Remember that many crashes occur while novice teen drivers are going to and from school. You should require seat belt use, limit the number of teen passengers, and do not allow eating, drinking, cell phone conversations (even when using hands-free devices or speakerphone), texting, or other mobile device use to prevent driver distraction. Limit nighttime driving and driving in inclement weather. Familiarize yourself with your state’s graduated driver’s license law and consider the use of a parent-teen driver agreement to facilitate the early driving learning process. For a sample parent-teen driver agreement, click here.
Always wear a bicycle helmet, no matter how short or long the ride.
Ride on the right, in the same direction as auto traffic and ride in bake lanes if they are present.
Use appropriate hand signals.
Respect traffic lights and stop signs.
Wear bright-colored clothing to increase visibility. White or light-colored clothing and reflective gear is especially important after dark.
Know the “rules of the road.”
Walking to School
Make sure your child’s walk to school is a safe route with well-trained adult crossing guards at every intersection.
Identify other children in the neighborhood with whom your child can walk to school. In neighborhoods with higher levels of traffic, consider organizing a “walking school bus,” in which an adult accompanies a group of neighborhood children walking to school.
Be realistic about your child’s pedestrian skills. Because small children are impulsive and less cautious around traffic, carefully consider whether or not your child is ready to walk to school without adult supervision.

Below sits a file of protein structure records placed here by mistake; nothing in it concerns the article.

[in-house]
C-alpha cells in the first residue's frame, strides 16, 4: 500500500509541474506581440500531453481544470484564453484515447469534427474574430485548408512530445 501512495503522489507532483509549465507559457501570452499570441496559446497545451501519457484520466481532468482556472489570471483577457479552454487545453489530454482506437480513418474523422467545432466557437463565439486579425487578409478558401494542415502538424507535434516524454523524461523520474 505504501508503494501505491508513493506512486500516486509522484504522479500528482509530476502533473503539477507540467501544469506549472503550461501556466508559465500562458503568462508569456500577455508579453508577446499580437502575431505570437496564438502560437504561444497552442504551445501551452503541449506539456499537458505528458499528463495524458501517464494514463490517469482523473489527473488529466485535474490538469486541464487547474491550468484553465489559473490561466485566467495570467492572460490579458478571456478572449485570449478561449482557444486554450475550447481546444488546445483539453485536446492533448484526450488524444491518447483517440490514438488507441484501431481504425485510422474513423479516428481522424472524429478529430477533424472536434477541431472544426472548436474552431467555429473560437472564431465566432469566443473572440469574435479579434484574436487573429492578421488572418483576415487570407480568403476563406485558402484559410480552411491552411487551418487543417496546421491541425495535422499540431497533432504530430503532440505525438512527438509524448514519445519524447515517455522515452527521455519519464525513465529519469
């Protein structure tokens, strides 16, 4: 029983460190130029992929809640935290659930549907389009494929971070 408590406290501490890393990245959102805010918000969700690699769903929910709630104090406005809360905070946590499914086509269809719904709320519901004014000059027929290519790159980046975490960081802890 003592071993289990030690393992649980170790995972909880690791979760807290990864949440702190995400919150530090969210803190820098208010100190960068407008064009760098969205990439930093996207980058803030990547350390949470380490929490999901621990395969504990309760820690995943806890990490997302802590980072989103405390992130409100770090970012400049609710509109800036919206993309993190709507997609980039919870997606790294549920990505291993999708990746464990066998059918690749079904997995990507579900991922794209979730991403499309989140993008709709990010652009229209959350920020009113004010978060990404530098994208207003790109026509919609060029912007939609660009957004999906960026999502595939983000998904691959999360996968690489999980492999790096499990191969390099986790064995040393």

If your children are young or are walking to a new school, walk with them or have another adult walk with them the first week or until you are sure they know the route and can do it safely.
Bright-colored clothing will make your child more visible to drivers.
Eating During the School Day
Studies show that children who eat a nutritious breakfast function better. They do better in school, and have better concentration and more energy.
Most schools regularly send schedules of cafeteria menus home and/or have them posted on the school’s website. With this advance information, you can plan on packing lunch on the days when the main course is one your child prefers not to eat.
Many school districts have plans which allow you to pay for meals through an online account. Your child will get a card to “swipe” at the register. This is a convenient way to handle school meal accounts.
Look into what is offered inside and outside of the cafeteria, including vending machines, a la carte, school stores, snack carts, and fundraisers held during the school day. All foods sold during the school day must meet nutrition standards established by the US Department of Agriculture (USDA). They should stock healthy choices such as fresh fruit, low-fat dairy products, water, and 100% fruit juice. Learn about your child’s school wellness policy and get involved in school groups to put it into effect.